The two nasty surprises for the NII are as follows:
1. No foreign tax credit for the NII.. this means the 3.8% tax will result in double taxation
2. As drafted, the NII rules will subject RRSP (and other CDN retirement plans) to the new tax:
a. Currently as income is earned in the RRSP; and
b. Upon distribution from the account.
Published on April 4, 2013 in Moodys Tax Advisors Blog:
New US tax law may negatively affect Canadian retirement plans
On April 2, 2013, Roy Berg and James Gifford were in Washington DC to present the Canadian perspective on the proposed regulations under IRC 1411, the provision that implements the 3.8% tax on net investment income that was enacted as part of the US health care overhaul in 2010. The IRS had requested public comments on the proposed regulations issued on December 5, 2012. Moodys submitted a comment articulating a number of our concerns.
Two areas of greatest concern are the treatment of Canadian RRSPs and pensions and whether foreign tax credits may be used to offset the NII. Unless the proposed regulations are modified a new 3.8% tax will likely apply to US citizens resident in Canada or Canadians who are resident in the US on the following types of income:
Income generated in Canadian retirement plans (including RRSPs, DPSPs, LIRAs, TFSAs, etc.), even though this income is not taxable under the Canada-US Treaty;
Even if #1 does not apply, distributions from Canadian retirement plans will likely be subject to the tax;
Payments made to retirees under the Canada Pension Plan (“CPP”); and
Recipients of government pensions.
Further, unless there are changes to the proposed regulations, Canadian snow birds that rely on the Treaty to “tie-break” back to Canada may have their net investment income subject to this tax.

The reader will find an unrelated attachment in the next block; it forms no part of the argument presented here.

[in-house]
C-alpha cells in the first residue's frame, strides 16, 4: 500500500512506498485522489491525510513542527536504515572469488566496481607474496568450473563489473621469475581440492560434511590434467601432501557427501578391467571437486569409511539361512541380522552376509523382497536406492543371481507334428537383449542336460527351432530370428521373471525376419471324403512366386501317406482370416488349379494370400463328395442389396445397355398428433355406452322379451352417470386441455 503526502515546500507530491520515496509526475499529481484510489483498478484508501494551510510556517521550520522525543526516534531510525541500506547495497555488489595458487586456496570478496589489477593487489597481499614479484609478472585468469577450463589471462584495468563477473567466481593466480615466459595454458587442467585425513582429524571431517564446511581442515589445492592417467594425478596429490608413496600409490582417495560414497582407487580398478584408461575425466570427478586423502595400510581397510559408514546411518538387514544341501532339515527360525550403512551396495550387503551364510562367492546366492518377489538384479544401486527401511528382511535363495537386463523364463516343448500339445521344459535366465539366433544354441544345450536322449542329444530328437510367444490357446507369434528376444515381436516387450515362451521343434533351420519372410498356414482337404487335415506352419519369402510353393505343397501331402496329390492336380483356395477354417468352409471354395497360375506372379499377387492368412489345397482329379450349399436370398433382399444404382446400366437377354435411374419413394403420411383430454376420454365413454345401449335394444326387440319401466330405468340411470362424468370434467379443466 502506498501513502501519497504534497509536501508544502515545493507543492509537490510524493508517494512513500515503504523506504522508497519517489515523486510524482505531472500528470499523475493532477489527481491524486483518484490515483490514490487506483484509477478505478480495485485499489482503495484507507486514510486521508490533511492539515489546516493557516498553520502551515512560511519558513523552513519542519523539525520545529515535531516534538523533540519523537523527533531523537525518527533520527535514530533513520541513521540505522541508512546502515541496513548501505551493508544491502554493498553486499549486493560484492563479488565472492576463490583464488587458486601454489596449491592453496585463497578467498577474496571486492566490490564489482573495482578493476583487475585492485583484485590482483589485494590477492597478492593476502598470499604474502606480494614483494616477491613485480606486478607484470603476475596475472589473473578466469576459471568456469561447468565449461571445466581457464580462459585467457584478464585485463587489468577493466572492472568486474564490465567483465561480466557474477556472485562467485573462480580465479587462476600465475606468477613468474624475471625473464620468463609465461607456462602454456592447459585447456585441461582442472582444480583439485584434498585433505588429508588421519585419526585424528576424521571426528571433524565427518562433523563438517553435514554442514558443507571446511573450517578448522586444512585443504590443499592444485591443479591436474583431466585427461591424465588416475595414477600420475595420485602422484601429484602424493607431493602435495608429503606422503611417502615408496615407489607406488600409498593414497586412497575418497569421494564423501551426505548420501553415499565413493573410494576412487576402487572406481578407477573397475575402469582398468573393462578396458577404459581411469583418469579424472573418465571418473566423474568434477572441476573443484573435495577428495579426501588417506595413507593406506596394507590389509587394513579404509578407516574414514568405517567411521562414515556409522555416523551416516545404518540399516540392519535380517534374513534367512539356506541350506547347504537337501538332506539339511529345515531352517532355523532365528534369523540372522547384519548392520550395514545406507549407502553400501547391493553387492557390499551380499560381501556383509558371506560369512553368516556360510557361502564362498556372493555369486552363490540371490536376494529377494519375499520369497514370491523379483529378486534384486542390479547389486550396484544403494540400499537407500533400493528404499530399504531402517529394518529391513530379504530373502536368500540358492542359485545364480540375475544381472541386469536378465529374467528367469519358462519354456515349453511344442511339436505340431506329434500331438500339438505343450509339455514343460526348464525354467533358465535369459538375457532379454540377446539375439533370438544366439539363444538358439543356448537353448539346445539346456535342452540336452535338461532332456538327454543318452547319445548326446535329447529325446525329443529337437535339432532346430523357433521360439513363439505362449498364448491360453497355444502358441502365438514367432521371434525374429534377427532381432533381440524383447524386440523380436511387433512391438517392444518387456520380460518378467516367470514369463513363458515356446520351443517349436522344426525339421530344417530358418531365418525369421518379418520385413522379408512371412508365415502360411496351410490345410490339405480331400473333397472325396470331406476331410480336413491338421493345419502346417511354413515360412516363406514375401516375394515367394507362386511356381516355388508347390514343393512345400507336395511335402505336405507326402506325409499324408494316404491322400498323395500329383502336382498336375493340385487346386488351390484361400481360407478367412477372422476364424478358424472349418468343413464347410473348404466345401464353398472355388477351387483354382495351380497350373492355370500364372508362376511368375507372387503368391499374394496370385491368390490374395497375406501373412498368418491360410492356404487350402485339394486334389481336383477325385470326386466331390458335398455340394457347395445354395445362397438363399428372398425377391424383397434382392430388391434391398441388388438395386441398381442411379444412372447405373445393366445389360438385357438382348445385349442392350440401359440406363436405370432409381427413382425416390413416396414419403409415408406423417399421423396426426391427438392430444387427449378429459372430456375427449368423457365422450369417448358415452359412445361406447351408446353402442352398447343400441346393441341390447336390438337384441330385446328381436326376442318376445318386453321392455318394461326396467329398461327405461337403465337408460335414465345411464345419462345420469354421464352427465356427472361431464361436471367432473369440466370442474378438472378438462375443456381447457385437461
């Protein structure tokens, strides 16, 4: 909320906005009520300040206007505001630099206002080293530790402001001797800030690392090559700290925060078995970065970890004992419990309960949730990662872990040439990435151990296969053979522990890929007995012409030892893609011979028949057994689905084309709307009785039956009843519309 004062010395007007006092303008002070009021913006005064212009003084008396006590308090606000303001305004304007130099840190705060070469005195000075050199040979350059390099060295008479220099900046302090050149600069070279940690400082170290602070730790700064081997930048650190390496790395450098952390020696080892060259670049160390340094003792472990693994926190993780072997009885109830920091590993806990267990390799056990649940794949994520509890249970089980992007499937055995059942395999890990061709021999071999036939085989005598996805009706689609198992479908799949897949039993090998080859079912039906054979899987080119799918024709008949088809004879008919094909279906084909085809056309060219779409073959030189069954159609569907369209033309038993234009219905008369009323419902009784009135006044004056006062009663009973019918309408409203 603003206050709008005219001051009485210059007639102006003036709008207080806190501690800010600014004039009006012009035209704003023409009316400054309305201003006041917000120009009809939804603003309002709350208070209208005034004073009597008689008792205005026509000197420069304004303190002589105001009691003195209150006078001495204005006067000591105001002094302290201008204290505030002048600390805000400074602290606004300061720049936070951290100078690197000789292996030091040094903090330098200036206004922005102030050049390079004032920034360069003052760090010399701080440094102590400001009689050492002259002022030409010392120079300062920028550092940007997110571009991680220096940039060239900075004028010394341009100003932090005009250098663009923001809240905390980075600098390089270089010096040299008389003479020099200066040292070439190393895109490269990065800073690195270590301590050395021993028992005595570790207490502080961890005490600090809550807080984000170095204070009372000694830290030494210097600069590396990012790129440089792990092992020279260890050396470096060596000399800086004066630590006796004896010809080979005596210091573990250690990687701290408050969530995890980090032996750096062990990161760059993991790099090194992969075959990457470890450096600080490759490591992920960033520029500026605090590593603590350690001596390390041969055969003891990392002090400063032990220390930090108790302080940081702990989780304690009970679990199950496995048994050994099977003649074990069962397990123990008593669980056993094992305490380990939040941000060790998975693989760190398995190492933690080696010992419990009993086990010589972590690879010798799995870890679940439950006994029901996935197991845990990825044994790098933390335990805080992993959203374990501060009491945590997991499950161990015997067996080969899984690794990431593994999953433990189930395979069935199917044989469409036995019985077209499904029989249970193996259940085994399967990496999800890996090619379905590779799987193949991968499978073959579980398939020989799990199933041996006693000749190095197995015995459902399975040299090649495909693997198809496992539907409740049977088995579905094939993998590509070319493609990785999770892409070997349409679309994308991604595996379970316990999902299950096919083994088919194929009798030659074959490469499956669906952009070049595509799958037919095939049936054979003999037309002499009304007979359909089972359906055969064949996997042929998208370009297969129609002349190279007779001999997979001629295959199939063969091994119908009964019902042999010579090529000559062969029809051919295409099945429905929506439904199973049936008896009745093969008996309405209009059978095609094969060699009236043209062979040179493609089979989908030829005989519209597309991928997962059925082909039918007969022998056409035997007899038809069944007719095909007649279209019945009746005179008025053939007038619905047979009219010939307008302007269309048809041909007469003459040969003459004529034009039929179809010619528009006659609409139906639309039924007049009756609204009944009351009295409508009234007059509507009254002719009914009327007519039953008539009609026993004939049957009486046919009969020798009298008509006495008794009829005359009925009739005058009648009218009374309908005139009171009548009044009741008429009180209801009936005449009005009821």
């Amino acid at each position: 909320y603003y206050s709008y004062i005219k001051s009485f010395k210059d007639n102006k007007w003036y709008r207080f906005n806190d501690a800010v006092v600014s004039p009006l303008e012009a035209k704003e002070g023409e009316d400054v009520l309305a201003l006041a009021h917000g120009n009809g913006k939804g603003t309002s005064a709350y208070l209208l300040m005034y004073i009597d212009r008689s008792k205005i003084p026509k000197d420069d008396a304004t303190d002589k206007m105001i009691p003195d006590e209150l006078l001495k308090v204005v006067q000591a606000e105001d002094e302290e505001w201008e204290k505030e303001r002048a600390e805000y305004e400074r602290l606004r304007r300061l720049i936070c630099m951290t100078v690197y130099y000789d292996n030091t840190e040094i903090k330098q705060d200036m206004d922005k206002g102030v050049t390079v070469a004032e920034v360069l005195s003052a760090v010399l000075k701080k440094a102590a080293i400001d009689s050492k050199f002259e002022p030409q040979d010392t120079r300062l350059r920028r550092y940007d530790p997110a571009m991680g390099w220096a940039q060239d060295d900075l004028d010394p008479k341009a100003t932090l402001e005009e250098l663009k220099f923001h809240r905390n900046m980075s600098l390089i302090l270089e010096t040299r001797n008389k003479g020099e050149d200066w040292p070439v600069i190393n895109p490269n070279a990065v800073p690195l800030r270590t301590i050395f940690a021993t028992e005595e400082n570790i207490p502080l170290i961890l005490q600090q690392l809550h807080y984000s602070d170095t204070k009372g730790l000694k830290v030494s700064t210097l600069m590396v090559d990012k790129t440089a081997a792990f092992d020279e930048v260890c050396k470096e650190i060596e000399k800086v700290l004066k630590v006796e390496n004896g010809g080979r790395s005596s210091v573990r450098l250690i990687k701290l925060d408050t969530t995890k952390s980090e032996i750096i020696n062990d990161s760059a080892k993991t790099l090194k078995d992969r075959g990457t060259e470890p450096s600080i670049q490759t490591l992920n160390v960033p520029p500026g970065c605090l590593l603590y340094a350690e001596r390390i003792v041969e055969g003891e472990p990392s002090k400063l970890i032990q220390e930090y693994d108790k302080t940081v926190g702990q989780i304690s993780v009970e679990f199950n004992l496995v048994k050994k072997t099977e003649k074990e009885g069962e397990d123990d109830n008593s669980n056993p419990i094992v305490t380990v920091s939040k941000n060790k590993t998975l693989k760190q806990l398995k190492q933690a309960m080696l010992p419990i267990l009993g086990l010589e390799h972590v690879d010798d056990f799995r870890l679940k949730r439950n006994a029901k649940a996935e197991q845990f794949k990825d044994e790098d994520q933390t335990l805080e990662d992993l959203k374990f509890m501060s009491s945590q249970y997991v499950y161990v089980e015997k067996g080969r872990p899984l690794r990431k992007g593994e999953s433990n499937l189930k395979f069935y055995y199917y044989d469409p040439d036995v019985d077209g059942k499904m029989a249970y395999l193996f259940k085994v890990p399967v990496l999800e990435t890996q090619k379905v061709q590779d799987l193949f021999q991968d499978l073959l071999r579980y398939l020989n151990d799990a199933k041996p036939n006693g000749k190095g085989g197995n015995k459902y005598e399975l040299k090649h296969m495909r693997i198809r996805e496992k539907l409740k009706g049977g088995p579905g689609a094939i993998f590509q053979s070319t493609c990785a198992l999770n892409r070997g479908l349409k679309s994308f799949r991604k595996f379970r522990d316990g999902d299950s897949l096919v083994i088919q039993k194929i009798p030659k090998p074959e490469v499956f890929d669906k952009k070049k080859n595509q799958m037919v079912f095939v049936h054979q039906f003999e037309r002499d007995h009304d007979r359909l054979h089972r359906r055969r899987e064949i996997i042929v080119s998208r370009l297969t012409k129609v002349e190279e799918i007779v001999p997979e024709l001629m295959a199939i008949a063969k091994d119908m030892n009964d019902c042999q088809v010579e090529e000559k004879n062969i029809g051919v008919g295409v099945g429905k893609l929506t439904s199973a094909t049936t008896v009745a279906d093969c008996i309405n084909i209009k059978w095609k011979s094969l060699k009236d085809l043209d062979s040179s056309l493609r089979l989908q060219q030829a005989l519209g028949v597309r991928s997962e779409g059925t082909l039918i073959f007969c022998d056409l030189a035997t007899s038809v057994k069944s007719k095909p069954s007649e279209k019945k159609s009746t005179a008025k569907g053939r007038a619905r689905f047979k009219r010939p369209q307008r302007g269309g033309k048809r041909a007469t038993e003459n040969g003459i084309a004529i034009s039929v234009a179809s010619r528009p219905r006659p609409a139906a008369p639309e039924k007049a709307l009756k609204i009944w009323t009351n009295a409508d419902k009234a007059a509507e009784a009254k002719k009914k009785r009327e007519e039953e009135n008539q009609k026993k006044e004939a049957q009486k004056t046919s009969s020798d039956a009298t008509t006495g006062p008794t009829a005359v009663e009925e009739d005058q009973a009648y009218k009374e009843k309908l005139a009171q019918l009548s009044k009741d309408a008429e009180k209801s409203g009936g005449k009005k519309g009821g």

Kudos to Roy Berg and Moodys for their efforts on this issue. The link to this article needs to go to the House Ways and Means committee on the tax reform issue.
At a minimum it demonstrates one more example of the “law of unintended consequences” as applied to U.S. citizens abroad.
It all just goes to show how absurd and unworkable citizenship based taxation is. One change in U.S. tax law is the beginning of a negative feedback loop for the U.S. tax system in that it will only accelerate U.S. tax complications at home and abroad. Local bank accounts for U.S. persons where ever they may live and complete freedom to operate under the tax laws of your country of residence, should maybe be our rallying cry?
There is a lot more to this tax than meets the eye… and there has been a dearth of professional commentary on the affect of this tax to: a) US citizens in Canada; and b) Canadian citizens resident in the US.
Bottom line: it is opprobrious to subject US citizens residing in Canada to double taxation to fund Obama Care, when we (yes, I am affected) will never avail ourselves to that benefit AND already pay for that benefit in Canada.
FWIW, no client or other party has underwritten either the direct or opportunity cost of our participation in the rule-making process. We have chosen to do so because it is the right thing to do.
Roy Berg. Thank you for your efforts; congratulations on your clear and persuasive testimony on this subject. I sincerely hope that this latest development–the (Congressionally unconsidered) application of the Obamacare tax to the legitimate retirement savings of US persons in their foreign countries of residence–is so clearly wrong and unfair that at last there may be some more general understandng of the negative implications of citizenship-based taxation for US persons abroad and for the competitiveness of the US economy. But after many years of following this issue (and also after reading some of the other topics on this site today), I have next to no hope.
The current protocol of the US-Canada tax treaty is that Social Security, CPP/QPP and the OAS are taxable only by the country in which the benefits are received. I renounced partly because I feared the US would either try to work around the protocol or effectively abrogate it.
this is not only a tax on the recipients but also a tax on the taxes paid by Canadians to fund our social programs.
“Never attribute to malice that which is adequately explained by stupidity”-Robert J. Hanlon
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